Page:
I often test my presentations in front of a friendly audience. If you don't have anyone who would be interested in your talk, I can recommend attending a Barcamp. In fact, my "career" as a proponent of better presentations started with a short presentation at Barcamp Stuttgart in 2011. I barely had material for 10 minutes, but the positive feedback and constructive discussion afterwards confirmed that I was on to something.
So after I stressed the importance of using visuals in slides - how and why they work - in a session last year, I came back to Barcamp Stuttgart this year with the question if you can make use of the positive effects of visuals even if you're not using slides in your talk.
In other words: Can you present visually without slides?
And the answer is: Yes, you can. But you will have to show something. Here are 3 ways to do that:
You could call this cheating - you are not using slides, but you are using something instead of the slides. For example, you could use signs, a bit like Bob Dylan in the well-known video for his song, Subterranean Homesick Blues. I would recommend this approach especially for information that works best when being expressed as text, such as the name of your company or product, or the URL of your website. People will remember this information better when they see it written down. This is especially useful if the name of your product or company uses unusual words or creative spelling; having to spell out the name of your company during the presentation is just awkward.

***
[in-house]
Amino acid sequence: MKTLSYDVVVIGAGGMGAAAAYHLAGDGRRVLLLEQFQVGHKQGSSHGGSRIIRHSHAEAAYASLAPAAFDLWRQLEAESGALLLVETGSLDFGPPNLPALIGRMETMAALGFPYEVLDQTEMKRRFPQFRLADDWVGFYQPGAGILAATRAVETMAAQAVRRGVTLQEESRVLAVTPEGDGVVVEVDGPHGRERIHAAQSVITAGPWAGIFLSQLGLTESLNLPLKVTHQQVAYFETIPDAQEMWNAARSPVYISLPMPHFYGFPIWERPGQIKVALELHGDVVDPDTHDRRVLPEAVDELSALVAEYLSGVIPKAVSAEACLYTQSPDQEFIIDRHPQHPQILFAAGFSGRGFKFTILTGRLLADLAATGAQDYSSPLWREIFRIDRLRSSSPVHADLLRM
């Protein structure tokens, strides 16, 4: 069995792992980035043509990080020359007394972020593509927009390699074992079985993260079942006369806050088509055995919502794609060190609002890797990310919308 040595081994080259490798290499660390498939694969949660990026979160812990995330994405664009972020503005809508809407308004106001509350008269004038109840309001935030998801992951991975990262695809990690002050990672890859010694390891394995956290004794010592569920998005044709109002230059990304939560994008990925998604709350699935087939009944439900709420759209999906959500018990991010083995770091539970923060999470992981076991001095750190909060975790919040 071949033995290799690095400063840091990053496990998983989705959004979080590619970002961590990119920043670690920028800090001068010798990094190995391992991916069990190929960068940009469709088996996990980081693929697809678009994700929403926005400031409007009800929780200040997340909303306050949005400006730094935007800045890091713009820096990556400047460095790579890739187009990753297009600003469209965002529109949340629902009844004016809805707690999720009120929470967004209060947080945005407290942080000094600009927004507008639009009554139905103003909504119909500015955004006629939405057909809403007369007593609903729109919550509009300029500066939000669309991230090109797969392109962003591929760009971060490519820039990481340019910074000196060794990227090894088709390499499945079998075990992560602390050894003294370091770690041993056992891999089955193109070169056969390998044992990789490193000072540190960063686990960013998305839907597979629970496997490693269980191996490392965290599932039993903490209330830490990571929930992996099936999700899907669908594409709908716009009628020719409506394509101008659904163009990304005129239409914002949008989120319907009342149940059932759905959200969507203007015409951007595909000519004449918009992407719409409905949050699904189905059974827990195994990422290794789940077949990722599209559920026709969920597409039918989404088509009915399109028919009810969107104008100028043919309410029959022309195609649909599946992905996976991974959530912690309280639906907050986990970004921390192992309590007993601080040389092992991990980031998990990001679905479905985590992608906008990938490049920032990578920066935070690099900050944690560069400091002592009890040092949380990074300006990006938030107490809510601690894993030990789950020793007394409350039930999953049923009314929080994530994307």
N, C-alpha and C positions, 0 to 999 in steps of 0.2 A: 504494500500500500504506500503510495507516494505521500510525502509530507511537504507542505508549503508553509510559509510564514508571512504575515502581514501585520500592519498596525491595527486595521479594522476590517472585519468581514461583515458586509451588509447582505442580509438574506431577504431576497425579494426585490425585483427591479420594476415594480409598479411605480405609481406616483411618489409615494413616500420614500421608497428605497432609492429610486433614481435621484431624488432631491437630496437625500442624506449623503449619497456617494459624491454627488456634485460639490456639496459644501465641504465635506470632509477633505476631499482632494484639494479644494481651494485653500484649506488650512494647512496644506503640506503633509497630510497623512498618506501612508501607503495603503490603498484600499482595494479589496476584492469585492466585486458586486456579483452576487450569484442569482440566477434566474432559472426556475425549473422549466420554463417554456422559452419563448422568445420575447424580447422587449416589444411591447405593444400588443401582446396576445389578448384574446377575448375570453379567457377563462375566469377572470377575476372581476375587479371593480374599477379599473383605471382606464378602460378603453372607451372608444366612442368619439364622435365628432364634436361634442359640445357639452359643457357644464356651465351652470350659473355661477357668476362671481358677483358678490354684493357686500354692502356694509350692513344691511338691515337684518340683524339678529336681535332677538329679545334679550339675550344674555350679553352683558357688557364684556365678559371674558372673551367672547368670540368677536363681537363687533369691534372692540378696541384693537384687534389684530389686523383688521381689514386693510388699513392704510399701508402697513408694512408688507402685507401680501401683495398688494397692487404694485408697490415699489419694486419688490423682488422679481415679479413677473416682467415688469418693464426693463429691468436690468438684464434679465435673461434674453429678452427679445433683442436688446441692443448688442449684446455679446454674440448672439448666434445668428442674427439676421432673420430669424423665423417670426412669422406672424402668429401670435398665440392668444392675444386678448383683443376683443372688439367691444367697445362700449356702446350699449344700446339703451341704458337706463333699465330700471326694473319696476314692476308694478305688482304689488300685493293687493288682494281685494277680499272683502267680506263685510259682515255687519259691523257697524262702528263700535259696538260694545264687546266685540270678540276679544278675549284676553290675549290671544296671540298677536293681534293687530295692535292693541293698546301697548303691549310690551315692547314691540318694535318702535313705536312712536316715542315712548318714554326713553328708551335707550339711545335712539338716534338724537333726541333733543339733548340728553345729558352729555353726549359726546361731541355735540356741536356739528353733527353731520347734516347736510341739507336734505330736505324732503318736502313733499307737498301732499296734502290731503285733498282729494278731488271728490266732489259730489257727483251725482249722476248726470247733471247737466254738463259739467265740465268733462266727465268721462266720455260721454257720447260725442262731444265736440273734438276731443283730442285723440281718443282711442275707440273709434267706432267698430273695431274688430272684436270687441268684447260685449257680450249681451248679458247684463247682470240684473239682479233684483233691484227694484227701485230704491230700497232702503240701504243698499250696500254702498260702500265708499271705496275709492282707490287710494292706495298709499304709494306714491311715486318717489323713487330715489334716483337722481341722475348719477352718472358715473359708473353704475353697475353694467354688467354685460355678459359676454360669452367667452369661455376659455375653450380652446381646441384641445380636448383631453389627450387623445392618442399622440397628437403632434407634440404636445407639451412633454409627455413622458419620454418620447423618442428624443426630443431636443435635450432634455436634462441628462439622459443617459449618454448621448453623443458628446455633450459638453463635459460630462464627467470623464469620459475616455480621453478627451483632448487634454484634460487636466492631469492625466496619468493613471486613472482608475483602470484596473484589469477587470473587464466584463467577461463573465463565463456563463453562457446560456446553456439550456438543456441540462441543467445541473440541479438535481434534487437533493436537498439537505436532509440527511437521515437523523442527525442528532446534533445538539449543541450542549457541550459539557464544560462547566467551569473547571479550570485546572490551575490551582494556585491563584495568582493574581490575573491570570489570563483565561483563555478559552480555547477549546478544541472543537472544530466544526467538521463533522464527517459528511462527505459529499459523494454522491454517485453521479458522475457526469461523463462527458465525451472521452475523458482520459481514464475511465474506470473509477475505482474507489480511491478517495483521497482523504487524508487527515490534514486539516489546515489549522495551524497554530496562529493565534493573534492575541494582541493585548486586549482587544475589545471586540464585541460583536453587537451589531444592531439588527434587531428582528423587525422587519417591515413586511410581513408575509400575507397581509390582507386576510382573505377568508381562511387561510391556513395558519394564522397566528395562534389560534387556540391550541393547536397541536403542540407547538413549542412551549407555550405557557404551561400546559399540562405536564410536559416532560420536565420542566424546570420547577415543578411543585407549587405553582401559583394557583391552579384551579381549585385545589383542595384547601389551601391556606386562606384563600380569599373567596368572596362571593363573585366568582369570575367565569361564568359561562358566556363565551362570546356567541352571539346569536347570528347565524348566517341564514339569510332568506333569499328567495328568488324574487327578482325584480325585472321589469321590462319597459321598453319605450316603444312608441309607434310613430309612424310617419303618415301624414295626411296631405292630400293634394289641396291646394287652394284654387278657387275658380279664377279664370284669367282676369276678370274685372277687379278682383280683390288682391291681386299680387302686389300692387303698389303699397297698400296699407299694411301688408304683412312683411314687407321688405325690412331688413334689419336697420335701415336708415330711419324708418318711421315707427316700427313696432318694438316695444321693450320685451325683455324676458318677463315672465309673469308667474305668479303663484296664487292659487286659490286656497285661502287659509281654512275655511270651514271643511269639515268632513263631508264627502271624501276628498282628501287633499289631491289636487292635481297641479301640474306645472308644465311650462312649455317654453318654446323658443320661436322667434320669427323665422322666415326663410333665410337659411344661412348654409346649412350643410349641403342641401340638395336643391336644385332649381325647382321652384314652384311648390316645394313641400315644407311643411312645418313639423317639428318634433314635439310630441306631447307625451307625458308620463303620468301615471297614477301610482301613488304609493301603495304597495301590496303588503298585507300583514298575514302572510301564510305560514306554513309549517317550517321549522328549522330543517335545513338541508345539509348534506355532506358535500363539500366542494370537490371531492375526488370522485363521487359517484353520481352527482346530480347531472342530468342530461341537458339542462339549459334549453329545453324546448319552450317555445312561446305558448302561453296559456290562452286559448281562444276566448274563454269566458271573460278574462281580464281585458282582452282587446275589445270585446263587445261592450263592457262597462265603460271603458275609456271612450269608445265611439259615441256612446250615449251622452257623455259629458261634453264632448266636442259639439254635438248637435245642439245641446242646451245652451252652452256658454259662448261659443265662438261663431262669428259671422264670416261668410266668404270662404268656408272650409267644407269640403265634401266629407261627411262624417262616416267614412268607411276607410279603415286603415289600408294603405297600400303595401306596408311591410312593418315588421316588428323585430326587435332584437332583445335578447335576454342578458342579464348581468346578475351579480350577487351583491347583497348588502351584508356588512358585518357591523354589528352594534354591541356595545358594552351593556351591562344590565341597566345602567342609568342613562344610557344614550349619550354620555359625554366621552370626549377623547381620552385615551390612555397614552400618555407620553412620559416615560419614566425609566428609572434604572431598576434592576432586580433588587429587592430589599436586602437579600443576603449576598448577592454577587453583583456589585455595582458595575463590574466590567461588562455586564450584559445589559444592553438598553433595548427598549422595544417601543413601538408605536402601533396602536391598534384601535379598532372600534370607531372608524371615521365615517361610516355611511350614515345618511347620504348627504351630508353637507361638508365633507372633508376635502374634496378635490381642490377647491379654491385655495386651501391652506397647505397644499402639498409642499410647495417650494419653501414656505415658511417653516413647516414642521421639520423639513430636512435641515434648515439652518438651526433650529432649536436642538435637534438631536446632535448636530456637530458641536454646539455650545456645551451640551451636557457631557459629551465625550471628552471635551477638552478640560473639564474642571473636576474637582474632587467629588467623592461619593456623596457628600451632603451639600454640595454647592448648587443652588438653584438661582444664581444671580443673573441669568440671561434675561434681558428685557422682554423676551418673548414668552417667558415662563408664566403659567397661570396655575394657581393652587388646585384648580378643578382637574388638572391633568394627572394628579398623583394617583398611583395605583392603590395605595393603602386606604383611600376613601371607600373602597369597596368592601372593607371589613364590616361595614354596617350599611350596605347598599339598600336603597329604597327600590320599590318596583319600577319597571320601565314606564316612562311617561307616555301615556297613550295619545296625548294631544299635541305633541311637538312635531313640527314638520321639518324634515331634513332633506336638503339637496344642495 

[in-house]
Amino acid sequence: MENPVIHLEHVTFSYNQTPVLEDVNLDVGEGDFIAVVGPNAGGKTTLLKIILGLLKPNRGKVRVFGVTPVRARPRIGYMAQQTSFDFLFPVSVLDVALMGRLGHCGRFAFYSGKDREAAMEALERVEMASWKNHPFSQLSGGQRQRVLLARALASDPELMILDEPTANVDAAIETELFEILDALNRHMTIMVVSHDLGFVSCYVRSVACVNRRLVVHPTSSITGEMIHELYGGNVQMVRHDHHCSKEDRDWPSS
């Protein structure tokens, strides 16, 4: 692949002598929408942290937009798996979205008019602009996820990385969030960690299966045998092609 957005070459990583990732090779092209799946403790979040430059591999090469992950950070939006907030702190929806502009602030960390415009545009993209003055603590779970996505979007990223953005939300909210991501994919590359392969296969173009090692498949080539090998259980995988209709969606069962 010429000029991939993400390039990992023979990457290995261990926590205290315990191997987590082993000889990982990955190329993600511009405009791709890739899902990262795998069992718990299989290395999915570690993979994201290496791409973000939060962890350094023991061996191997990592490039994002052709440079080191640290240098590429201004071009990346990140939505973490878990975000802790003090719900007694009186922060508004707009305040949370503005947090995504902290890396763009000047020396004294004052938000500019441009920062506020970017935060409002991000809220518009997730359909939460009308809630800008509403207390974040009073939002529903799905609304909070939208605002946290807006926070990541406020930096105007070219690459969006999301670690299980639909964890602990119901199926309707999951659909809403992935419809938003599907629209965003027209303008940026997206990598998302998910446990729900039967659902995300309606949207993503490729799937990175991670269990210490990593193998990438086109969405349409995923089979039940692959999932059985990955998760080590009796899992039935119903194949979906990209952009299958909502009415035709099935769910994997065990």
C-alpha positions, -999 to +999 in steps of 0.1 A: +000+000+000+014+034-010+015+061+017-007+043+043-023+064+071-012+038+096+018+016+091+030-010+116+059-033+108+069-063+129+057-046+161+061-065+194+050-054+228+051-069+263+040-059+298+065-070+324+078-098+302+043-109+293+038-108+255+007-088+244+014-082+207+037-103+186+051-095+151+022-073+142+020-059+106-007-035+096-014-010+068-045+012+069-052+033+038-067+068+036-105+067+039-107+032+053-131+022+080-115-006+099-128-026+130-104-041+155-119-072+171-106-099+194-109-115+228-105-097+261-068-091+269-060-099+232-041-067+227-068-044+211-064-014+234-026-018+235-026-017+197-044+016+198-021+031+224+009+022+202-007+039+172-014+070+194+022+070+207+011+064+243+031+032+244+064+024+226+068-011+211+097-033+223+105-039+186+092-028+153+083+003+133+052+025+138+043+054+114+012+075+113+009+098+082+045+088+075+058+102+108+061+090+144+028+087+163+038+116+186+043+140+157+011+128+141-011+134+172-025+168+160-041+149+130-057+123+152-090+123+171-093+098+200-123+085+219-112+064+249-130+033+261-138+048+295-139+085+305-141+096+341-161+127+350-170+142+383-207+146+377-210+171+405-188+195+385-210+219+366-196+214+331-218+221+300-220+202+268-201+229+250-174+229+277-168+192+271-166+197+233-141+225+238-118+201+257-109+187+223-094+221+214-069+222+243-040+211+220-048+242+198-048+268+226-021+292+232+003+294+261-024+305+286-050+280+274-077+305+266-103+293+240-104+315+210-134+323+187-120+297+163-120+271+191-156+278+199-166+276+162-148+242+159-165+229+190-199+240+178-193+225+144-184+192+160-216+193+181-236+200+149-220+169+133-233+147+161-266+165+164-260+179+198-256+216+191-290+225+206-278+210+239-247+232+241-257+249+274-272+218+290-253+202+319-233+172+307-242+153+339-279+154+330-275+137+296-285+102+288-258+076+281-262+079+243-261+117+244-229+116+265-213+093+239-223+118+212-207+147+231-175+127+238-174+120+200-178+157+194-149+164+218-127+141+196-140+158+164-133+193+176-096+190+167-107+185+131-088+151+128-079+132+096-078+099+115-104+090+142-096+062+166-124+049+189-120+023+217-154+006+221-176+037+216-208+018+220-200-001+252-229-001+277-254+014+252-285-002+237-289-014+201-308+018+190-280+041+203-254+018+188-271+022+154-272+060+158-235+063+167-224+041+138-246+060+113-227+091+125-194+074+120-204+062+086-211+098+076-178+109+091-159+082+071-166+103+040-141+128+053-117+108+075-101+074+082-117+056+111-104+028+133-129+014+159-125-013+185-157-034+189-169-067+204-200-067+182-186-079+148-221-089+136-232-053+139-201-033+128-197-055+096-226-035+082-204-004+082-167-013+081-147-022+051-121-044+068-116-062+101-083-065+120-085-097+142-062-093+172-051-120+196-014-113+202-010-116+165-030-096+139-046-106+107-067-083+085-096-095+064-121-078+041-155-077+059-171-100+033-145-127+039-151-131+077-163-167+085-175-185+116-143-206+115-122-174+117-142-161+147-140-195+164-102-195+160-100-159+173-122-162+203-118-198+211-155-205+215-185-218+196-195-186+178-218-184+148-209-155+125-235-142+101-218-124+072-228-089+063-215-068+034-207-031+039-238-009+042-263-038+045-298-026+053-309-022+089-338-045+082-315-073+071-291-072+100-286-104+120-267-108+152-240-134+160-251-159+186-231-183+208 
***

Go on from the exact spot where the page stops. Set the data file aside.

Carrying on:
You can also use replacement slides for some simple - and I do mean simple - graphics. Keep in mind that your sign will be much smaller than a projected slide. So you have to make sure that people in the back of the room can still make out the content.
Instead of signs, I've seen people use tshirts with their "slides" printed on them. Again, the information you present must be simple and clearly visible. Also keep in mind that while you can hold up a sign so that people in the back can see it, this is not possible when you're wearing your slide.
Another obvious example that I missed (thanks to the person who brought it up in my Barcamp session): Flipcharts. They can be used just like signs or tshirts, but they have an added bonus: You can draw on them while you talk and therefore show how something develops. When you explain a process, for example, and draw it at the same time, it will help your audience follow along and understand the connections.
A famous example would be Simon Sinek, who's a master of flipchart use in talks. If you haven't seen it yet, watch his famous TEDx talk, How great leaders inspire action. Also note how he makes use of repetition to really "hammer" his key message into the mind of the audience.
Show the Product
If you are talking about a product then show it, if at all possible. It might be hard to do if your product is a website or a power plant. But as long as it fits on the stage, consider bringing it with you. Even if it's small - if you can hold it up and show it, it will give the audience a sense of its size and make it more tangible for them.